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Roll Call

Senate Democrats Criticize Super PACs

Bill Clark/CQ Roll Call
Sens. Charles Schumer (left) called the system of fundraising that sprung up after the Supreme Court’s Citizens United ruling “a disaster for our democracy” today.

Senate Democrats today voiced outrage over recent public disclosures showing tens of millions in corporate donations to largely GOP-friendly super PACs and announced plans for a task force, hearings and legislation to rein in unrestricted campaign money.

“We’re now living in a world created by the Citizens United decision, and it’s a disaster for our democracy,” Sen. Charles Schumer (D-N.Y.) said at a Capitol Hill news conference with Sens. Al Franken (D-Minn.) and Sheldon Whitehouse (D-R.I.). Schumer was referring to the landmark 2010 Supreme Court ruling that allowed corporations and unions to spend unlimited treasury money on campaigns.

Campaign finance reports filed in time for a Tuesday Federal Election Commission deadline have offered a vivid picture of the big money flowing into super PACs during the GOP primary. Super PACs backing GOP presidential candidates, which have been the biggest spenders, have collectively spent more than $40 million so far, in many cases outspending the candidates themselves.

Restore Our Future, a super PAC that spent about $10 million helping former Massachusetts Gov. Mitt Romney win the Florida primary, received close to a dozen donations totaling $1 million or more and several dozen of $100,000 apiece from wealthy individuals and corporations, many in the financial services industry.

The “silver lining” to the big spending by super PACs, Schumer said, is that “it offers us a fresh opportunity for reform, and we are going to seize it.” Whitehouse and Franken will help lead a seven-member task force focused on reforms. Schumer said his Rules and Administration Committee will hold hearings on super PACs and their donors later this month.

Senate Democrats will also push once again for disclosure legislation to improve transparency for super PACs, which Schumer assailed for failing to publicly report their donors until after several early GOP primaries and caucuses had come and gone. Congressional Democrats pushed for disclosure legislation in the previous Congress but fell one vote short of passage in the Senate.

Schumer said Democrats will also push a coordination bill to ensure that super PACs keep candidates and campaigns at arm’s length, as required by law. Election laws already bar coordination, but Schumer and other reform advocates say the rules mean little given that many super PACs are run and funded by candidates’ aides, associates and even relatives.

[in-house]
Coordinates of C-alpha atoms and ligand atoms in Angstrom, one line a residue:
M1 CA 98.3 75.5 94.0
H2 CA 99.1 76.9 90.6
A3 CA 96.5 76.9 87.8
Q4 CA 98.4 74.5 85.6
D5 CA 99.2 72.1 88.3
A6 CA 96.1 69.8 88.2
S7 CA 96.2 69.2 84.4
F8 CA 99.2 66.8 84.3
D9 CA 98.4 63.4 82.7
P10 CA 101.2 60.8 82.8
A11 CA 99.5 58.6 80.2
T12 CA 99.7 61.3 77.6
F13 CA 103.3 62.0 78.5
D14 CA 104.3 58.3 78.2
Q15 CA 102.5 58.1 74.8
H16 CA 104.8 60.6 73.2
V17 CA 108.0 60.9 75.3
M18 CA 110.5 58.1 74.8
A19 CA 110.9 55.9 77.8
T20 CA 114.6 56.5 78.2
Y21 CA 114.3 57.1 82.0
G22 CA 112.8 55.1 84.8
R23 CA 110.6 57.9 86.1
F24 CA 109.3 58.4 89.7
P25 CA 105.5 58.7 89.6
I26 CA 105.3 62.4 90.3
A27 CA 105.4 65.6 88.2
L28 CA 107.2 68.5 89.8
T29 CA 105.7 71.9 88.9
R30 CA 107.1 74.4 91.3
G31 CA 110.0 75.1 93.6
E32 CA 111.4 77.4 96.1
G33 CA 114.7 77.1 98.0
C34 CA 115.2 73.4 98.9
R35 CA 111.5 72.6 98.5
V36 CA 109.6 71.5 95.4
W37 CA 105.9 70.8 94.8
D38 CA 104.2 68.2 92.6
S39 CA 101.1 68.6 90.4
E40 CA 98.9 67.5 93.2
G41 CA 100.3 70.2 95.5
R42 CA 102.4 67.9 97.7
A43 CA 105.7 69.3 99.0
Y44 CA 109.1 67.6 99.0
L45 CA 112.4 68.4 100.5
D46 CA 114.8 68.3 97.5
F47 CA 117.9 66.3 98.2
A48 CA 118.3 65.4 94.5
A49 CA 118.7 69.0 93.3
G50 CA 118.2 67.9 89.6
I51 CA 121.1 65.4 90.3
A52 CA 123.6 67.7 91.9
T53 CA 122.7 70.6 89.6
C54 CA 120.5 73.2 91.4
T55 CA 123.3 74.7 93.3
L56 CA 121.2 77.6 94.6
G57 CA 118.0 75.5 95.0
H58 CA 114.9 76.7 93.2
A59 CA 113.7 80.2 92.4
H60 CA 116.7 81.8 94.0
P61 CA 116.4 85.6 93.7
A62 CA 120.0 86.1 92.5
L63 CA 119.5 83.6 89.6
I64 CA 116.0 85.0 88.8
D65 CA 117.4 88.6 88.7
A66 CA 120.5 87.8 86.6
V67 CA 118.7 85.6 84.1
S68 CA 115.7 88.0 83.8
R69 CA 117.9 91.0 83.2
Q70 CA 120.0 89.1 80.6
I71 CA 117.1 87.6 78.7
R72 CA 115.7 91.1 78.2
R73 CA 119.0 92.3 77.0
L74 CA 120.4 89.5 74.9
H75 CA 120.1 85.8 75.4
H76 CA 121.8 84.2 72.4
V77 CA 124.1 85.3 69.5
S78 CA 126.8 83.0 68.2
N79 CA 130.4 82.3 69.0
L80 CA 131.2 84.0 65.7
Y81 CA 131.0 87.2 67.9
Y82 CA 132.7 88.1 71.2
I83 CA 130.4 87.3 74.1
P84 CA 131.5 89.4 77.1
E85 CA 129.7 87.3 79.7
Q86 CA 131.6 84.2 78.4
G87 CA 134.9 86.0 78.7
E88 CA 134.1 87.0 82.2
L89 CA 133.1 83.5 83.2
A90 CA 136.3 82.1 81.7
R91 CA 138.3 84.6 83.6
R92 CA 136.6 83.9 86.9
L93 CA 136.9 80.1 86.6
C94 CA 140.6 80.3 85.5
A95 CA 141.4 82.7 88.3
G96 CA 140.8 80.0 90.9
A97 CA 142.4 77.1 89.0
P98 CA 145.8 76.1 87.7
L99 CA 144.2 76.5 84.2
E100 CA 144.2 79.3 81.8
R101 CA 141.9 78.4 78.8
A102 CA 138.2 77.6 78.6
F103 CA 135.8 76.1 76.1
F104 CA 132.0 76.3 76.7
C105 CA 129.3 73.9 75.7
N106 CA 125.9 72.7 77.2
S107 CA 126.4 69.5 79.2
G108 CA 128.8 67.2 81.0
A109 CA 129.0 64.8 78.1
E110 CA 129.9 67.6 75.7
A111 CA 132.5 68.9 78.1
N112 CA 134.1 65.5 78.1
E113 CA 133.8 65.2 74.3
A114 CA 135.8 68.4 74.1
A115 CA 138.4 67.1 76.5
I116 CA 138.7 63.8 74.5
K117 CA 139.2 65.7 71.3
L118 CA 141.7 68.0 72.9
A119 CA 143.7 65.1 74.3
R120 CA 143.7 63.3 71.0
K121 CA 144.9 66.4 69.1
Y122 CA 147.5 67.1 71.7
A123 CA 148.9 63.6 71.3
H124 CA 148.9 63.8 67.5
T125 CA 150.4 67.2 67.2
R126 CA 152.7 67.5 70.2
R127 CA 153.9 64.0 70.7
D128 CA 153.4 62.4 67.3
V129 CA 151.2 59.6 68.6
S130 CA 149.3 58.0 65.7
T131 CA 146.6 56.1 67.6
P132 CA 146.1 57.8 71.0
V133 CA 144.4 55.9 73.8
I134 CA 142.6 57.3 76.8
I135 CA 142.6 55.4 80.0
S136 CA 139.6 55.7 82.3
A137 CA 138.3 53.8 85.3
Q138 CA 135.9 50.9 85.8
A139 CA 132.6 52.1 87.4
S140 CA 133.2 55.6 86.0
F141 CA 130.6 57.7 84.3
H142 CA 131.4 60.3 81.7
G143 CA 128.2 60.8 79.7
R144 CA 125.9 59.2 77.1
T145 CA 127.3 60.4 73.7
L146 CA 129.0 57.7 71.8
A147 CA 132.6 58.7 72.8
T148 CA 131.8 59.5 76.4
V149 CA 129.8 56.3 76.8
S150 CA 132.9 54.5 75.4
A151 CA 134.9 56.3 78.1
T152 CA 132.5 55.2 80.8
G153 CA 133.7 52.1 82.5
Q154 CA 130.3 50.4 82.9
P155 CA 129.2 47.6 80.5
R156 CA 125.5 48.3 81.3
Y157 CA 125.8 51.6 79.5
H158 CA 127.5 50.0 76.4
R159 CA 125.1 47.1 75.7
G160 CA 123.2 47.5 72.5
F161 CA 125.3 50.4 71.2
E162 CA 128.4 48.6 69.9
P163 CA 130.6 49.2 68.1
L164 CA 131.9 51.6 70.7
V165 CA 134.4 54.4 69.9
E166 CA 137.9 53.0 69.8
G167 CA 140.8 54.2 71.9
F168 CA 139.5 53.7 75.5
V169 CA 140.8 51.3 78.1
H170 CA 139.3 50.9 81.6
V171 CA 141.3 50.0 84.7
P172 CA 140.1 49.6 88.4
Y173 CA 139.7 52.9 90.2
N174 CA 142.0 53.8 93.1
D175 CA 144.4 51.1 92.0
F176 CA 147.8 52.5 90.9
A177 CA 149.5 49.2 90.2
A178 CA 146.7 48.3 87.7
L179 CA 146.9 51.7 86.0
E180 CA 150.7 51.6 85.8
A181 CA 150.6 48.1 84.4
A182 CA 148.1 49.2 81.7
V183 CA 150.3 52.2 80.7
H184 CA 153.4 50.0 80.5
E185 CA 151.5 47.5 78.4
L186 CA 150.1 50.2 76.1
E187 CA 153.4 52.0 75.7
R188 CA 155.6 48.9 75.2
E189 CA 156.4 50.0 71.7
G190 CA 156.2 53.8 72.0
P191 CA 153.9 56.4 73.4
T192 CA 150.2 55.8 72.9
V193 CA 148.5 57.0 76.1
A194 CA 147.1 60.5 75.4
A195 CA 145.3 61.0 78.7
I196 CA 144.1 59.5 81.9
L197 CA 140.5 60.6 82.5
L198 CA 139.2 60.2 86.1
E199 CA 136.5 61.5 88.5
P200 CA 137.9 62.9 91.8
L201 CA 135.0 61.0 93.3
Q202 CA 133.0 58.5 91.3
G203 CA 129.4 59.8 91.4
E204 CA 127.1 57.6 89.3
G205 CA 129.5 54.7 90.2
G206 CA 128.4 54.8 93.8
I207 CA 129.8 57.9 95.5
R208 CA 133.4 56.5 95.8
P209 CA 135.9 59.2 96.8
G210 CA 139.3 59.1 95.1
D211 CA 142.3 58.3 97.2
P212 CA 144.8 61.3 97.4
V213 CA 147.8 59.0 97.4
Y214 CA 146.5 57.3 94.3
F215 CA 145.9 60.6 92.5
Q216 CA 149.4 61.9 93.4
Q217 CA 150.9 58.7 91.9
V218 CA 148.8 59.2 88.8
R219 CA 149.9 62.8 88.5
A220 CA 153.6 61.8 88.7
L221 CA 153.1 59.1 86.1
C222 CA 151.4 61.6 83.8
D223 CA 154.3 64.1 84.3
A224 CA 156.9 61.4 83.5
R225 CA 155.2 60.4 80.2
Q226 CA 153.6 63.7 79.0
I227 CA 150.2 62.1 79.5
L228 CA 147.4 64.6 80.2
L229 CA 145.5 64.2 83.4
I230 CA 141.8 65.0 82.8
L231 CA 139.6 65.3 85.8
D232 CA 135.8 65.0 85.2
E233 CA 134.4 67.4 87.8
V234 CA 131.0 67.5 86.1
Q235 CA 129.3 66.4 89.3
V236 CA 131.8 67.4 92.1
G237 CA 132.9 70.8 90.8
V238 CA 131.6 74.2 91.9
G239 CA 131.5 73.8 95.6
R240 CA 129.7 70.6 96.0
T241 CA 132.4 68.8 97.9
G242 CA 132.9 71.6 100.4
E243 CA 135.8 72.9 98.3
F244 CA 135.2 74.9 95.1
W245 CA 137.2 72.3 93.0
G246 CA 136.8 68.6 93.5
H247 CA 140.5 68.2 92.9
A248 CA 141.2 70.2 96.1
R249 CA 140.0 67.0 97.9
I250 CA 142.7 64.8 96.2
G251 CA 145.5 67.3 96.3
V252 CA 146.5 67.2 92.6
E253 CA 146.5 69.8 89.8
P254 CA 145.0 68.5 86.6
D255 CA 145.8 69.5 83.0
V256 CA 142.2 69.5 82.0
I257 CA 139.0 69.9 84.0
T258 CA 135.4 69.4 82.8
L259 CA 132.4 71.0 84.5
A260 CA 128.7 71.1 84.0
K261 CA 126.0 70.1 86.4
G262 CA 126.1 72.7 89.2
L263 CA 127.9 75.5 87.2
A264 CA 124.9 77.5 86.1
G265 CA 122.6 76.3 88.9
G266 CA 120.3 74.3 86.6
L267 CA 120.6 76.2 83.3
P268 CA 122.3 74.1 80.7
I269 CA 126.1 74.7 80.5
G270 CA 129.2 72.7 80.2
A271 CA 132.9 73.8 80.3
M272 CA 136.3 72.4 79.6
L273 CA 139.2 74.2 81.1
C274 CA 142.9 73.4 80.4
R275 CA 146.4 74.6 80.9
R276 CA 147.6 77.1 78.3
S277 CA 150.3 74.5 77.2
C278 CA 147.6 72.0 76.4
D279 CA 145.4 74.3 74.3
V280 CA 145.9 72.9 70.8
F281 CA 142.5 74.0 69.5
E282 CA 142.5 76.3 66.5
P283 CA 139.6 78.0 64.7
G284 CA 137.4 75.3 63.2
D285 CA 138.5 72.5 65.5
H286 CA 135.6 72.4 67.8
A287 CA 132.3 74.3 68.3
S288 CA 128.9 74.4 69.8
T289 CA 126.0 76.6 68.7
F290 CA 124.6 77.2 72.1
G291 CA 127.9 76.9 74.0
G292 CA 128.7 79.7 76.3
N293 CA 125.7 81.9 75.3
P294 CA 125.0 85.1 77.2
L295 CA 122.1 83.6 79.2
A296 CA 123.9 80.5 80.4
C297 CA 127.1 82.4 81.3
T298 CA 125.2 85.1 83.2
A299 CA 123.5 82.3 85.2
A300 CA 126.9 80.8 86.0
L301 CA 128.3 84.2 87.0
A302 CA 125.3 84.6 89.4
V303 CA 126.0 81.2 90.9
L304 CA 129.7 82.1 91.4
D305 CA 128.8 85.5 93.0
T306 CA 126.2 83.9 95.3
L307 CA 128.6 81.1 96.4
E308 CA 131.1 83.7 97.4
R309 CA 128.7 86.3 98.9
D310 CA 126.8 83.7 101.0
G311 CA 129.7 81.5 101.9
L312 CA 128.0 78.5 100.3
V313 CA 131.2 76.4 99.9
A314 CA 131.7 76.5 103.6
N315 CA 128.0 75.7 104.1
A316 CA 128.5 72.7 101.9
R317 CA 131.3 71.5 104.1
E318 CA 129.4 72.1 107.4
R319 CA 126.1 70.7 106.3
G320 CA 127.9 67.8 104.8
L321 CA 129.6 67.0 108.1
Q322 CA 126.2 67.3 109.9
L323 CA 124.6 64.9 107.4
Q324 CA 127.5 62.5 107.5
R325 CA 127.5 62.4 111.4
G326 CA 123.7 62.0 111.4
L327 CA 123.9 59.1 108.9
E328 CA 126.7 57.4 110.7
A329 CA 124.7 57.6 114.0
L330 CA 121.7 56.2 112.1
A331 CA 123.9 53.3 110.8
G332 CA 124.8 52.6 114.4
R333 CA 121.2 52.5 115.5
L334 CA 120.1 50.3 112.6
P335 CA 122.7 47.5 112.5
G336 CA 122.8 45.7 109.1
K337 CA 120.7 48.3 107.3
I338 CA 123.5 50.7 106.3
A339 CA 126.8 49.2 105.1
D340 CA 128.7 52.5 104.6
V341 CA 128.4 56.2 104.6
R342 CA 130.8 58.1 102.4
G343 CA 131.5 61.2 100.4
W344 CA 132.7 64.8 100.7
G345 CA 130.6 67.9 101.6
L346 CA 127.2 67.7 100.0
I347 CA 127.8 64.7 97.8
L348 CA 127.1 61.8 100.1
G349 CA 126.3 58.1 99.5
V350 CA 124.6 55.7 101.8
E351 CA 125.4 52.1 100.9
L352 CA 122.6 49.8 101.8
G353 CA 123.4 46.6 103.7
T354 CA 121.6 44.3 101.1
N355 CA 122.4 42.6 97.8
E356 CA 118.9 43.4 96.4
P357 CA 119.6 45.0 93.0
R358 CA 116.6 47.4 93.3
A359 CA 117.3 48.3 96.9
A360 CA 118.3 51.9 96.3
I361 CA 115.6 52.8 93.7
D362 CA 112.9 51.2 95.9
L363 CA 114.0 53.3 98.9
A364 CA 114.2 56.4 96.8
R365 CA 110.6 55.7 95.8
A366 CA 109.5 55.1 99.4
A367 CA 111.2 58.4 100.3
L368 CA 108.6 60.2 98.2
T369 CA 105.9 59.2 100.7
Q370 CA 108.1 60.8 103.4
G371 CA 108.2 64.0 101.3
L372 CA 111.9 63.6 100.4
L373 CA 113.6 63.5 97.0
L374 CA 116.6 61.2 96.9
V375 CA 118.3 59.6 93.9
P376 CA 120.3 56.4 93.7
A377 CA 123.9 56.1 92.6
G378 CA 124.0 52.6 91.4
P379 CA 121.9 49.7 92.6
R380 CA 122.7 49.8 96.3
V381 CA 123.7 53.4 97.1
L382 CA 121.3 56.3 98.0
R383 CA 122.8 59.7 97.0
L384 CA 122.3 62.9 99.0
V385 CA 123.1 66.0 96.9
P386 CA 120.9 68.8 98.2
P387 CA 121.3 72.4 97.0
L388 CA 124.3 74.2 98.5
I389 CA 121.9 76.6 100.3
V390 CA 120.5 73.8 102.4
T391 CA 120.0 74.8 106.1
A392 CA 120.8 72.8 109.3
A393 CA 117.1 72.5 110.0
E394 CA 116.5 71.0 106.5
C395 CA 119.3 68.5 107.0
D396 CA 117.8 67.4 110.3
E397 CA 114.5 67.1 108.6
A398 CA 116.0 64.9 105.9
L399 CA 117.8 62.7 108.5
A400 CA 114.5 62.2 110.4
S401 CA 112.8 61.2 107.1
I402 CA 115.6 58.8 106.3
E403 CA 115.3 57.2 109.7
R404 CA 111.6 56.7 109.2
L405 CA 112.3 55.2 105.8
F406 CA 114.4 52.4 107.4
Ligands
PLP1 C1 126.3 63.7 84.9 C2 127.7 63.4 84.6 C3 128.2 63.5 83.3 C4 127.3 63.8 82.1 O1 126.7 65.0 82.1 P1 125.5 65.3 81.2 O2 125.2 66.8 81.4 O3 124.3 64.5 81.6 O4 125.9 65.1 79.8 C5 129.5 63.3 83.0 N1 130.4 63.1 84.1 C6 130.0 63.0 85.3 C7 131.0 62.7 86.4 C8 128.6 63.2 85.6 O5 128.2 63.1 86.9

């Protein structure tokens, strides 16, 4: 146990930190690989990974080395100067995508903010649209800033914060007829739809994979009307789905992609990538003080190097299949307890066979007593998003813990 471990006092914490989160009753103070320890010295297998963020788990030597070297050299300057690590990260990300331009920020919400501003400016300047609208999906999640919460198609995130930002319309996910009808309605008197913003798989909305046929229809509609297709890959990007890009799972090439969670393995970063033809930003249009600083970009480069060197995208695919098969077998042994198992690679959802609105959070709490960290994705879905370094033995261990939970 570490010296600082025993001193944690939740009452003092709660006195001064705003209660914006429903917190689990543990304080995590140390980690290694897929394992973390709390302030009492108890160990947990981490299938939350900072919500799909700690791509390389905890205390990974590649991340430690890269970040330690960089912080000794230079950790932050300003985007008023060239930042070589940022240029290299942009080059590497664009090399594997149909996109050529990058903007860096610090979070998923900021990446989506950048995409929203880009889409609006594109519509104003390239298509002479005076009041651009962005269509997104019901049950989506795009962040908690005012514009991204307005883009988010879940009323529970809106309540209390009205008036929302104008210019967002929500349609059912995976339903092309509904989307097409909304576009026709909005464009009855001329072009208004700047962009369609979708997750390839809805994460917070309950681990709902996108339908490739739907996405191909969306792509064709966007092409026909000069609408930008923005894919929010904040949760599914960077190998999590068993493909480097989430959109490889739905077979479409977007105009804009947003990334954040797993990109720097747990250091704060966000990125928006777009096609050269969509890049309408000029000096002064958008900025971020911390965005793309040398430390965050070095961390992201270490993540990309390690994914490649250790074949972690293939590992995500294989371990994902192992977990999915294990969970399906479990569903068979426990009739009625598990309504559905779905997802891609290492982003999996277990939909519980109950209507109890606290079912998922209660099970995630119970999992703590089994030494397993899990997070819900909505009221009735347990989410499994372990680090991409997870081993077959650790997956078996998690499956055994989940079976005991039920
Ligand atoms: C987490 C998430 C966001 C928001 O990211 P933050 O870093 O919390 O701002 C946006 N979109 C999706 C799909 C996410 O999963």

“This level of disclosure isn’t simply inadequate, it’s laughable,” Schumer said. The problem isn’t just super PACs, he added, but the nonprofit affiliates that many such organizations run. As an example, he pointed to the Crossroads operation launched in part by GOP operative Karl Rove, which according to news reports has raised $18 million for the super PAC known as American Crossroads and $33 million for an affiliated nonprofit known as Crossroads GPS.

“We’re unable to follow the money trail at all,” Schumer said of the millions raised and spent by Crossroads GPS and other nonprofits affiliated with super PACs. “We’re completely in the dark.”

Schumer acknowledged that Democrat-friendly groups are also operating super PACs, some of them with affiliated nonprofits. The super PAC backing President Barack Obama, Priorities USA Action, received more than $215,000 from its affiliated nonprofit, Priorities USA, recent disclosures show.

The transfer “amounts to a money-laundering scheme to hide the true sources of the money,” Fred Wertheimer, president of Democracy 21, said in a statement. The watchdog group is working with Schumer and his allies to craft super PAC legislation.

“No matter who does it, the system needs to be fundamentally changed,” Schumer said. He acknowledged that no Republican Senators have stepped forward to join Democrats in pushing for reform, nor does he expect them to except in response to “public pressure.” He added, “Our Democratic majority in the Senate will spend a lot of time on this issue.”

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